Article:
database problems, network outages, absent files).
• Are subclasses of Exception.
• Methods are obligated to establish a policy for all
checked exceptions thrown by its implementation (either
pass the checked exception further up the stack, or
handle it somehow).
Coding Conventions: Best Practices
Checked vs. Unchecked Exceptions
Unchecked exceptions :
• Represent defects in the program (often invalid
arguments passed to a non-private method).
• Are subclasses of RuntimeException, and are usually
implemented using:
• IllegalArgumentException.
• NullPointerException.
• IllegalStateException.
• Methods are not obligated to establish a policy for the
unchecked exceptions thrown by their implementation.
Coding Conventions: Best Practices
Choosing the right collection
Sun documentation refers to ArrayList, HashMap, and
HashSet as being the preferred "primary
implementations". Their overall performance is better,
and should be used unless a special feature provided by
another implementation is needed. These special
features are usually ordering or sorting.
“Ordering" refers to the order of items returned by
an Iterator, and "sorting" refers to sorting items according
to Comparable or Comparator.
Coding Conventions: Best Practices
Iterate without an index
Some programmers have a strong preference for using
a for-each loop or an Iterator instead of indexed forloops. Indexes have always been a major source of error,
and should generally be avoided if there is an alternative.
Coding Conventions: Best Practices
File Organization
Each Java source file contains a single public class or
interface. When private classes and interfaces are
associated with a public class, they can be placed in the
same source file as the public class.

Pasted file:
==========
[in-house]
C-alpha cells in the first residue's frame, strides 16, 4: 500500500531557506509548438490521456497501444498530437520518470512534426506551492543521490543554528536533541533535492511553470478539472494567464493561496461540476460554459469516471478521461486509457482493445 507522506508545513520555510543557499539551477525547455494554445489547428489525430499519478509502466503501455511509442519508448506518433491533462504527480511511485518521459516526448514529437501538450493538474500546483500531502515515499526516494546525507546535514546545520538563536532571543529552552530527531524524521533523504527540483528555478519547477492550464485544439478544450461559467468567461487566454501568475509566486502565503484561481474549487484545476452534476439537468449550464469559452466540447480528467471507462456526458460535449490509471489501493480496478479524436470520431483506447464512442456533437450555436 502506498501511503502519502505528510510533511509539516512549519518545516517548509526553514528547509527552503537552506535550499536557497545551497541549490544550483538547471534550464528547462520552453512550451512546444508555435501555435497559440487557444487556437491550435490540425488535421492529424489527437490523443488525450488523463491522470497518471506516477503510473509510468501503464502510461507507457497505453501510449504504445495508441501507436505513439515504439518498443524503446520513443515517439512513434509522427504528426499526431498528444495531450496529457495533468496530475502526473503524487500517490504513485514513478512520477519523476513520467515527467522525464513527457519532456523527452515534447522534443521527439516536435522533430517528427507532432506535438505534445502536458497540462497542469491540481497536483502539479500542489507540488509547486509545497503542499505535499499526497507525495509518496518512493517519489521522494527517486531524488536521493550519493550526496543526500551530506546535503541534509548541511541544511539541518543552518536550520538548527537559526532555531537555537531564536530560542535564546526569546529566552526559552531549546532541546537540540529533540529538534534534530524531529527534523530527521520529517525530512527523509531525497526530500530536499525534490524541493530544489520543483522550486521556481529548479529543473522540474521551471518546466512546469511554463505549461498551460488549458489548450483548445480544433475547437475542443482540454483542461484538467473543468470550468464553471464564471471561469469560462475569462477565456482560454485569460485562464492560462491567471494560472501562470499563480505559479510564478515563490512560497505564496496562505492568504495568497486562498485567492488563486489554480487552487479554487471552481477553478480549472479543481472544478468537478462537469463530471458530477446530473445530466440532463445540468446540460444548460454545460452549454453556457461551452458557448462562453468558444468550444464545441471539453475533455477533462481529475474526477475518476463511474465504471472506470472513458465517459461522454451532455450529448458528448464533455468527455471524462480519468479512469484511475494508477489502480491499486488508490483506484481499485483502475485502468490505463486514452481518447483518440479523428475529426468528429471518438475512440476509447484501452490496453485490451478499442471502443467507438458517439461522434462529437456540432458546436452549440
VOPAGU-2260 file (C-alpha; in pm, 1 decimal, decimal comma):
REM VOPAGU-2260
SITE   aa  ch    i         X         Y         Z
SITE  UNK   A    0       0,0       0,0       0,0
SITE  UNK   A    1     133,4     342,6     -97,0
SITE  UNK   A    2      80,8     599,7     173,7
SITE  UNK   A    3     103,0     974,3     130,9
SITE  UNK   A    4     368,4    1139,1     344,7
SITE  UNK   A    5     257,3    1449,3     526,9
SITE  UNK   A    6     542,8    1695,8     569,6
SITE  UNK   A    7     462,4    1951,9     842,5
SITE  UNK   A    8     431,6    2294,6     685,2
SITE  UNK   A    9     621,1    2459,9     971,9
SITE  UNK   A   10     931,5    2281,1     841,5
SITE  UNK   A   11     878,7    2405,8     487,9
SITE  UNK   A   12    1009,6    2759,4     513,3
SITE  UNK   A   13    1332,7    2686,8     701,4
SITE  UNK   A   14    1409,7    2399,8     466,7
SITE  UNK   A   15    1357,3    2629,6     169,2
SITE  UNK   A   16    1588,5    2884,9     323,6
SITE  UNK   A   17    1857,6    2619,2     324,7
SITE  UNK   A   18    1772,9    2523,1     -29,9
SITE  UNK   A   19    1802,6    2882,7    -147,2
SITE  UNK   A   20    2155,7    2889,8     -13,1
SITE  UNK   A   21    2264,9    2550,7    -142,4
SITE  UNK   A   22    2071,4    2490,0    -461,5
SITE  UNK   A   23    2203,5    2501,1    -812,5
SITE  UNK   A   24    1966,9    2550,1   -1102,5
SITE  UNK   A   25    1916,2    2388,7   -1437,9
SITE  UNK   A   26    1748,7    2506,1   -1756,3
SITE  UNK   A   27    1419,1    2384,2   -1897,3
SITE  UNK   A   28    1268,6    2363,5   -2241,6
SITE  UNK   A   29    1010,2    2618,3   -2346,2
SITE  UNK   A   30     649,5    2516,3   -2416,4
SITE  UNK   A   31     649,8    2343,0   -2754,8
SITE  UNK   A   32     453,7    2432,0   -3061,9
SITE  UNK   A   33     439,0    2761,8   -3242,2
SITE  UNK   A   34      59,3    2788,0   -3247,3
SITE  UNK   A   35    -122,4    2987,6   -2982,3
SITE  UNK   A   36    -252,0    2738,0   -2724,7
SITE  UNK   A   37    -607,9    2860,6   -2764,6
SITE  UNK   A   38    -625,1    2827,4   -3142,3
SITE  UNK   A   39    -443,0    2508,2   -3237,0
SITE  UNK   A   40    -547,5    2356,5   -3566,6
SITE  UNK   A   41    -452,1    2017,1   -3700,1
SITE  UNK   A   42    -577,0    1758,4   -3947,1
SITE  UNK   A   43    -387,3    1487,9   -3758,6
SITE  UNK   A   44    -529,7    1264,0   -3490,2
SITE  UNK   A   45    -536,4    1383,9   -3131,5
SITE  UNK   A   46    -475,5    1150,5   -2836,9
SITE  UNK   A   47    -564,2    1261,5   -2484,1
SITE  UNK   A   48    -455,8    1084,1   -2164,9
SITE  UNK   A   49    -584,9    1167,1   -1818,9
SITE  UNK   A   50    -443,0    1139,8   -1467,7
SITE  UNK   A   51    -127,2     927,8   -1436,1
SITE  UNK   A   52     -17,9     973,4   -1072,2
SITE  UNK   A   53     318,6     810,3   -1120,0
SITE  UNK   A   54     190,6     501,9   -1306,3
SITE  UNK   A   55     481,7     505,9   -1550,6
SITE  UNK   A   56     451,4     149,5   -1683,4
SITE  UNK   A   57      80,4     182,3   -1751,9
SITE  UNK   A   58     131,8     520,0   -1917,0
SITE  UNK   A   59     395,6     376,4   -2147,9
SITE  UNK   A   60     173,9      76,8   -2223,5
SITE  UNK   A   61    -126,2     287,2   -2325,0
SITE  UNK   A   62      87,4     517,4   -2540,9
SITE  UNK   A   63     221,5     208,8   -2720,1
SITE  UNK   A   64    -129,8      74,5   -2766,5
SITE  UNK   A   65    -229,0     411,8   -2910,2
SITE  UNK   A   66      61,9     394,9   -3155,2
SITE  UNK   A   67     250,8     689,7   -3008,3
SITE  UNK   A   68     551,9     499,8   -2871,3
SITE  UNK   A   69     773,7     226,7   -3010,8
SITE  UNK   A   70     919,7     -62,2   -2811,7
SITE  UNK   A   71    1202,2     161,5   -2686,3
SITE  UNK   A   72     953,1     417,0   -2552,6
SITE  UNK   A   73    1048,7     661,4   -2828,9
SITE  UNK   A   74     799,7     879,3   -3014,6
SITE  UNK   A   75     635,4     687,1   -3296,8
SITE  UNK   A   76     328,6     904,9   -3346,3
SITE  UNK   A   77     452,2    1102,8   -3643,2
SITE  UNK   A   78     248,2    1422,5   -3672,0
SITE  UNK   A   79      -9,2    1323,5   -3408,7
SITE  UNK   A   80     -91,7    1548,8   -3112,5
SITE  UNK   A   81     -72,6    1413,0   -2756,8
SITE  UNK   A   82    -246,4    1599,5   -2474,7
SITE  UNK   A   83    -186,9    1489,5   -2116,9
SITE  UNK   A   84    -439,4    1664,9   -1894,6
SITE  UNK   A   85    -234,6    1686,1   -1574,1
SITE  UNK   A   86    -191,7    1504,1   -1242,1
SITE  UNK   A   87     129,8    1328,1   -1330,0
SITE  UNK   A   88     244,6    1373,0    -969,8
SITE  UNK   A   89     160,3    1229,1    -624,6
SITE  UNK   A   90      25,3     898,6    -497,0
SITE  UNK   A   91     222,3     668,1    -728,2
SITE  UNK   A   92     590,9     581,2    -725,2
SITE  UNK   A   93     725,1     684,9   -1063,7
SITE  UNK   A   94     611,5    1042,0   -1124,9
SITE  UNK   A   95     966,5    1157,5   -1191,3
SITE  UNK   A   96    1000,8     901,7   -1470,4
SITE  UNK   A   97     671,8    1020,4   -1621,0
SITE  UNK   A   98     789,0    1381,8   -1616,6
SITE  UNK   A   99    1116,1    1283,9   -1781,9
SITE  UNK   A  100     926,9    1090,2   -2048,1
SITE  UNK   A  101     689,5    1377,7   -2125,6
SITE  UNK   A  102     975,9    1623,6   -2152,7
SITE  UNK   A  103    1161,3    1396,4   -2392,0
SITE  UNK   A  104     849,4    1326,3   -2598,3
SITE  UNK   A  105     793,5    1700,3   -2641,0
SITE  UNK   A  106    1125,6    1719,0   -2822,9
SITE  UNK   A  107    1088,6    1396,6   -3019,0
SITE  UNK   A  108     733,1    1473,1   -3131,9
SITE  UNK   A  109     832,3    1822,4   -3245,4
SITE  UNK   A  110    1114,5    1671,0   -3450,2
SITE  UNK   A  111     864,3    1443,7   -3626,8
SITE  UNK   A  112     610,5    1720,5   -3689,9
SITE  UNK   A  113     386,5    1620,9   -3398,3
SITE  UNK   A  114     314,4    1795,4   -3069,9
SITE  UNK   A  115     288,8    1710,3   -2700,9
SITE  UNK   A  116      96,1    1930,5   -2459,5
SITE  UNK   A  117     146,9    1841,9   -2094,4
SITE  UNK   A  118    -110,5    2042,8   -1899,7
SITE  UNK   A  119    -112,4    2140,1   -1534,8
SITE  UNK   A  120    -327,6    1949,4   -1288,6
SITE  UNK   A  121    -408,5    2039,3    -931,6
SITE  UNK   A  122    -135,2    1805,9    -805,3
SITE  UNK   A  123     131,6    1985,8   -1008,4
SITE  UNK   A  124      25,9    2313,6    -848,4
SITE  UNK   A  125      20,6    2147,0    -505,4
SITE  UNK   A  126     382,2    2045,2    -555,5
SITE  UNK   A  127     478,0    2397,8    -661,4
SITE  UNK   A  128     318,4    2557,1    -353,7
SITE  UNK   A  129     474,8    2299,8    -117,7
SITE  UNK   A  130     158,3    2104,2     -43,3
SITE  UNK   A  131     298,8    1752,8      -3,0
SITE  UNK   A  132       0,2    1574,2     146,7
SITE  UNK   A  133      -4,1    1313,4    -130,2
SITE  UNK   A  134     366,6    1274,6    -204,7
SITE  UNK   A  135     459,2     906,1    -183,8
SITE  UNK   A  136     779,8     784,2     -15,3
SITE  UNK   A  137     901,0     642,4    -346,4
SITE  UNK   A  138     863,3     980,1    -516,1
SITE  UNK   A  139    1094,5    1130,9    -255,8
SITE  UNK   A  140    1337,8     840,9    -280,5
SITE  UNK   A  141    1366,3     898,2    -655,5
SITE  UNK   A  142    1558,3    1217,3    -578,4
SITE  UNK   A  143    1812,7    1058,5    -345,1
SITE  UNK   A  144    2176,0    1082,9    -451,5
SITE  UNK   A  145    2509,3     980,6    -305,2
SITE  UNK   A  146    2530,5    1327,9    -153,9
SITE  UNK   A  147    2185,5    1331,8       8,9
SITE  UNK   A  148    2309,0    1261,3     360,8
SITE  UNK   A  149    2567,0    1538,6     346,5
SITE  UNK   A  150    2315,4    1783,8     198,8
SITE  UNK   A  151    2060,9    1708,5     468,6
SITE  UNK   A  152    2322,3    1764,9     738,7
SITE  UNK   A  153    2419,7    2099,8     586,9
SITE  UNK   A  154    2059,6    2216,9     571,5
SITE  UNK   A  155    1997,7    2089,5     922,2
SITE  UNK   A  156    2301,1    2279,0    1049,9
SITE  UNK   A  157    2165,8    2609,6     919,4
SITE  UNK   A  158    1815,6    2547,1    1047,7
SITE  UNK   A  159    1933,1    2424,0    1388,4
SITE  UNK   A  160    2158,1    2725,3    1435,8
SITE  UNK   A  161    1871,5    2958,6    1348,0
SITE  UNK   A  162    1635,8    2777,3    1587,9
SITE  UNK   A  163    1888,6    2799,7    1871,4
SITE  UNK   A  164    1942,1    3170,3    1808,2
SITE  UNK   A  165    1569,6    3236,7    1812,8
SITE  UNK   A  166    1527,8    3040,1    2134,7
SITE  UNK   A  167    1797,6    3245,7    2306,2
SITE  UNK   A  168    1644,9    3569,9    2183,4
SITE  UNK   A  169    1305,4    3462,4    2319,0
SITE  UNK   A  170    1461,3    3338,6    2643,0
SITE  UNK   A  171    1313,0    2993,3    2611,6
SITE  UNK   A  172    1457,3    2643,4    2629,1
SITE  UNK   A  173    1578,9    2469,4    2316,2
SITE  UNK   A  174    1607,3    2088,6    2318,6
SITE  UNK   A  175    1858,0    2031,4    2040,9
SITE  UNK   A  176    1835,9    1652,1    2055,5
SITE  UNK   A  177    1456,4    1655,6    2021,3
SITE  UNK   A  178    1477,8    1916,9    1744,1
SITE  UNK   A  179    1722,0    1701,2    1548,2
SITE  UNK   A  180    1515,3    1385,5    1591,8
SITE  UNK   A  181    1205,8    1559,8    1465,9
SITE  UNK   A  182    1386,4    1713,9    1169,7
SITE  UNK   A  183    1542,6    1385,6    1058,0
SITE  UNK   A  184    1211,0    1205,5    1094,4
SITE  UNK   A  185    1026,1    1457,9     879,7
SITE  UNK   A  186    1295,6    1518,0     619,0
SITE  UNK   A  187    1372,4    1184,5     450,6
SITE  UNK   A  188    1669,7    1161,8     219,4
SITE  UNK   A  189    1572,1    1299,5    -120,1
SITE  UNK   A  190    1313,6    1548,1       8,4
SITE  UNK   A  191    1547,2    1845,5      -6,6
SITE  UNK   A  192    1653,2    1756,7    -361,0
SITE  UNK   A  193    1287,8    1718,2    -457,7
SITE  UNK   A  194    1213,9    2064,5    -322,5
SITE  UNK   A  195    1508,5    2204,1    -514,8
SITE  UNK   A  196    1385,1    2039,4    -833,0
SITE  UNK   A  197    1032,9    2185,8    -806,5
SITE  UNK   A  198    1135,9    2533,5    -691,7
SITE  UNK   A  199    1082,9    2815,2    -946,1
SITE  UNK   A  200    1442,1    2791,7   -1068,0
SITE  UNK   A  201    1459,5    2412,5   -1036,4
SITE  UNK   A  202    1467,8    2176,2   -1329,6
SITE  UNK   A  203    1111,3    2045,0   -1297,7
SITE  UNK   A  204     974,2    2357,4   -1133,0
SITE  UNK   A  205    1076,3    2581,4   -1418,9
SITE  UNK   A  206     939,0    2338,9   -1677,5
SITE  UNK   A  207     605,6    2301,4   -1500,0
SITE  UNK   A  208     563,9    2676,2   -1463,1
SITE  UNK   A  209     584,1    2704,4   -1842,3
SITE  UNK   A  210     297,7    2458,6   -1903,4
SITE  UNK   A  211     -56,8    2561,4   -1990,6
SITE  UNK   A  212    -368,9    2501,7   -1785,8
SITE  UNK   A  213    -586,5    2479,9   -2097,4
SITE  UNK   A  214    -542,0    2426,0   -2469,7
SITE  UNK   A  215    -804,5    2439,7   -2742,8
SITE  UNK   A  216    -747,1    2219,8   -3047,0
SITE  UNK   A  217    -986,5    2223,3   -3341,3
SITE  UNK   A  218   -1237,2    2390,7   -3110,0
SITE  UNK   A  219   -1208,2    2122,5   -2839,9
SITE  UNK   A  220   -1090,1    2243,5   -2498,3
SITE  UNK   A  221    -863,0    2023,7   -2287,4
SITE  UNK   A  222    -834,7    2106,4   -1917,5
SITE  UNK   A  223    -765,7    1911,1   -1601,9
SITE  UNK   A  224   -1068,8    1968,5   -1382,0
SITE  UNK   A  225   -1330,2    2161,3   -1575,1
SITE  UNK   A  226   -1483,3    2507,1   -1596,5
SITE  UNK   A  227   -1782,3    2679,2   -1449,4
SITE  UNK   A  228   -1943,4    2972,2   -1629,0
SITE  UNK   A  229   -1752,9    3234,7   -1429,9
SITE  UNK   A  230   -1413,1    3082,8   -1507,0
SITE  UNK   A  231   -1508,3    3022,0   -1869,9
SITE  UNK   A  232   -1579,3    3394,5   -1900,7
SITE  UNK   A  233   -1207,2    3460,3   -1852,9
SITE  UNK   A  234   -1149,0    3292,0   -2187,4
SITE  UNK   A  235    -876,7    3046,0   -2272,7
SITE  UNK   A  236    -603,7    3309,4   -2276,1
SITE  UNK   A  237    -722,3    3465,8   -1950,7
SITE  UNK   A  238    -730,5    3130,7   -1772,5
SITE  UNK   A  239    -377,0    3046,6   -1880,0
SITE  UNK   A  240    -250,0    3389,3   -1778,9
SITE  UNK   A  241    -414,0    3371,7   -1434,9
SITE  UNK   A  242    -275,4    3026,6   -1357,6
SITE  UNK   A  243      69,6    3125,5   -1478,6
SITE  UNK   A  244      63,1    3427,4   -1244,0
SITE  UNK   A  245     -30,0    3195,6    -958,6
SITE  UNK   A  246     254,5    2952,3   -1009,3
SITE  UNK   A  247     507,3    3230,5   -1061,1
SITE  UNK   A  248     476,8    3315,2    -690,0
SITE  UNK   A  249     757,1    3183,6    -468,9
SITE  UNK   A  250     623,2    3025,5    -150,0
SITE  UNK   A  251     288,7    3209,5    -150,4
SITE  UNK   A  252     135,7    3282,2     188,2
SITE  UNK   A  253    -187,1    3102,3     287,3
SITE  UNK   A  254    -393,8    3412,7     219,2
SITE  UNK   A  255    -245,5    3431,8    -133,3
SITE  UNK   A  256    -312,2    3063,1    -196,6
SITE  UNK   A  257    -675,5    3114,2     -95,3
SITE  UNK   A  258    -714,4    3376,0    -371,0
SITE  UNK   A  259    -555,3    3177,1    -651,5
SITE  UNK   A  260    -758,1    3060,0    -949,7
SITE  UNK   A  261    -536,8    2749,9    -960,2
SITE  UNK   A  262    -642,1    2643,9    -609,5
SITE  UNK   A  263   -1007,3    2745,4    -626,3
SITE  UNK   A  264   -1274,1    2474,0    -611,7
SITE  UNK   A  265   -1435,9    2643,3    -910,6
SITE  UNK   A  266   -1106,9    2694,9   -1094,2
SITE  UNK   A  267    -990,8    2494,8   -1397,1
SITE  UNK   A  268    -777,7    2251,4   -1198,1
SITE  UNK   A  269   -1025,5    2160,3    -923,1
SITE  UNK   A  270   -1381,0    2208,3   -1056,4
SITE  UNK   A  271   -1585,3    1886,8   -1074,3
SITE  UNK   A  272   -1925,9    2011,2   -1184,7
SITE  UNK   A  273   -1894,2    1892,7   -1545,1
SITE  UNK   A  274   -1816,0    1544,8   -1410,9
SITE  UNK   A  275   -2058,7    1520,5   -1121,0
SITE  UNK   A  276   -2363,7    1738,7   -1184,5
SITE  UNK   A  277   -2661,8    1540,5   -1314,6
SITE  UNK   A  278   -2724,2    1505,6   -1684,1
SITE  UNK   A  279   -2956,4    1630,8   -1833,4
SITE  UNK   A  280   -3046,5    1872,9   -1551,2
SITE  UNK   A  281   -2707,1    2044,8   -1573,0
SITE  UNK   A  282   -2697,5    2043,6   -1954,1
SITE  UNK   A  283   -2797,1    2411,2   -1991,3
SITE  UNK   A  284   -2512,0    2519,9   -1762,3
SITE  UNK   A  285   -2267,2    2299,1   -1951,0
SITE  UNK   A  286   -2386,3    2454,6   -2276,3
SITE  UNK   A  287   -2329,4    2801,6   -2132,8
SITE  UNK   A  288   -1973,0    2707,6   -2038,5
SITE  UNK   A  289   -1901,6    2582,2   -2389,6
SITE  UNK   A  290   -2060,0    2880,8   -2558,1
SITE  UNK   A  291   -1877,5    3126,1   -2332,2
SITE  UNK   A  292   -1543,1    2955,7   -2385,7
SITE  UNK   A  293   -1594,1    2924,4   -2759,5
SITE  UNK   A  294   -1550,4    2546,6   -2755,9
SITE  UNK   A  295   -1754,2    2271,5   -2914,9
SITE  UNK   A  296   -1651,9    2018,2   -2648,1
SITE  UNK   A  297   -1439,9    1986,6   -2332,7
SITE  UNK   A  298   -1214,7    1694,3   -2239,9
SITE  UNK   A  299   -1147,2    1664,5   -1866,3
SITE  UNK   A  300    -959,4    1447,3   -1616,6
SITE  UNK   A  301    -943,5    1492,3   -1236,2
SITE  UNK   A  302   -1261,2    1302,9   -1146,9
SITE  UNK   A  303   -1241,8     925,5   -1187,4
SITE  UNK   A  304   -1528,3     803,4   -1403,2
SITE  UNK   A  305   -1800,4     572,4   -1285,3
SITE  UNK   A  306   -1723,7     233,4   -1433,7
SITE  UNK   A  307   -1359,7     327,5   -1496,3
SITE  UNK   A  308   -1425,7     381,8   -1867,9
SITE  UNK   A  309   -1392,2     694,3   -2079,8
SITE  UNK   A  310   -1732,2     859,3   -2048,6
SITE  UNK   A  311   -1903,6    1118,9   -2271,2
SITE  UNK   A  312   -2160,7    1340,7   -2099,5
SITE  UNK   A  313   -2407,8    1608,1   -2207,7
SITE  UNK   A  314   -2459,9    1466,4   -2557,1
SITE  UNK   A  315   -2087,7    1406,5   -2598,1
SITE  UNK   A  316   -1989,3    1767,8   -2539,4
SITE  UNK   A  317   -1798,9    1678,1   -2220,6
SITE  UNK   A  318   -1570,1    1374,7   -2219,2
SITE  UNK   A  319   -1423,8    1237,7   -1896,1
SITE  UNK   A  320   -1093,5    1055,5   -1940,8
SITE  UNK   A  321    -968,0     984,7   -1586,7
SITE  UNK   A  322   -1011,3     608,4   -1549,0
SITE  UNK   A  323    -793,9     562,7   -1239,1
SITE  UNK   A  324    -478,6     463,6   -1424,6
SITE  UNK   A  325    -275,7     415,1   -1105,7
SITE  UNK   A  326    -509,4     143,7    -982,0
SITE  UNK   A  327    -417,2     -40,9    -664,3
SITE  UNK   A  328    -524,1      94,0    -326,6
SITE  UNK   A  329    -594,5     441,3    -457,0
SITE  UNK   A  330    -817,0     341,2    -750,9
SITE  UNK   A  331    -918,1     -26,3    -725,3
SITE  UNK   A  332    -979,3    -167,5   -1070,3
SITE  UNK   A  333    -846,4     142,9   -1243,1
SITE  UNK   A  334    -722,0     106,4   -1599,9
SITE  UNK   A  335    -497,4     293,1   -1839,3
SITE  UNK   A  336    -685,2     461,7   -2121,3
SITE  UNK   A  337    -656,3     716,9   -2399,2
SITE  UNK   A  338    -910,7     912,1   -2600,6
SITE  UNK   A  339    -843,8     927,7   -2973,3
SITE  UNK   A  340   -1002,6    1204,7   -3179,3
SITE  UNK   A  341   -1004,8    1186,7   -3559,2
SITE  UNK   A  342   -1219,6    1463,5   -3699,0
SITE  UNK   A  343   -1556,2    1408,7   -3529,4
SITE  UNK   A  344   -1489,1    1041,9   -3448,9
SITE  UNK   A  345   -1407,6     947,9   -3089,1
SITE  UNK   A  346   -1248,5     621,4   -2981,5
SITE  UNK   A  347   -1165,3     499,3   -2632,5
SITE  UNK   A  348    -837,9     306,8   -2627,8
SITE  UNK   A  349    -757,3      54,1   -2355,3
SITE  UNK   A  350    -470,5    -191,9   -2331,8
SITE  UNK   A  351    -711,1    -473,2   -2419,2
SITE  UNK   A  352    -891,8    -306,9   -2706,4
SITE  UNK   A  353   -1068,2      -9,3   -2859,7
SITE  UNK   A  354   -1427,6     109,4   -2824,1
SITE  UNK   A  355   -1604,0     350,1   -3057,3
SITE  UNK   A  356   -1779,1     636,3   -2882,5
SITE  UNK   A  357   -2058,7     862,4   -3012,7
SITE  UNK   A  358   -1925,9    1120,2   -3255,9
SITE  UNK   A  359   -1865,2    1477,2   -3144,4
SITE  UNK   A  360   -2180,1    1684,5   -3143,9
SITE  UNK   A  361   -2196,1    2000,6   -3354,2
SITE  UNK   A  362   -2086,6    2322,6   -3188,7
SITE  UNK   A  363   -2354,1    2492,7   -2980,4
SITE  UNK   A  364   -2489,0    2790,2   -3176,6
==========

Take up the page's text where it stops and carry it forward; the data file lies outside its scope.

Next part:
The public class should be the first class or interface in
the file.
Coding Conventions: Best Practices
Line Length
Avoid lines longer than 80 characters. They are not
handled well by many terminals and tools.
Variable Assignments
Avoid assigning several variables to the same value in a
single statement. It is hard to read.
– Example:
fooBar.fChar = barFoo.lchar = 'c'; // AVOID!
Coding Conventions: Best Practices
One declaration per line is recommended since it encourages
Please Note:
• int level; // indentation level
• int size; // size of table is preferred over
• int level, size; Do not put different types on the same line.
• int foo, fooarray[]; //WRONG!
Coding Conventions: Best Practices
Each line should contain only one statement.
 argv++; // Correct
 argc--; // Correct
 argv++; argc--; // AVOID!
Key Points
Learn the traditional formats for naming variables, methods and
other components of coding in Java.
Notice the guidelines on indentation.
Remember that you will be working on projects in teams, and
following these conventions and standards will help to make your
work much more “readable” for the other members of your team.
Declare local variables immediately before use.
Avoid declaring or assigning values of more than one variable per
line of code.
Fields should be private, with setters and getters if needed.
Use System.exit with care.
Use an interface for constants.
Validate method arguments.
Use a testing framework.
Use zero-length arrays instead of null.
Choose the best collection framework.
Iterate without an index.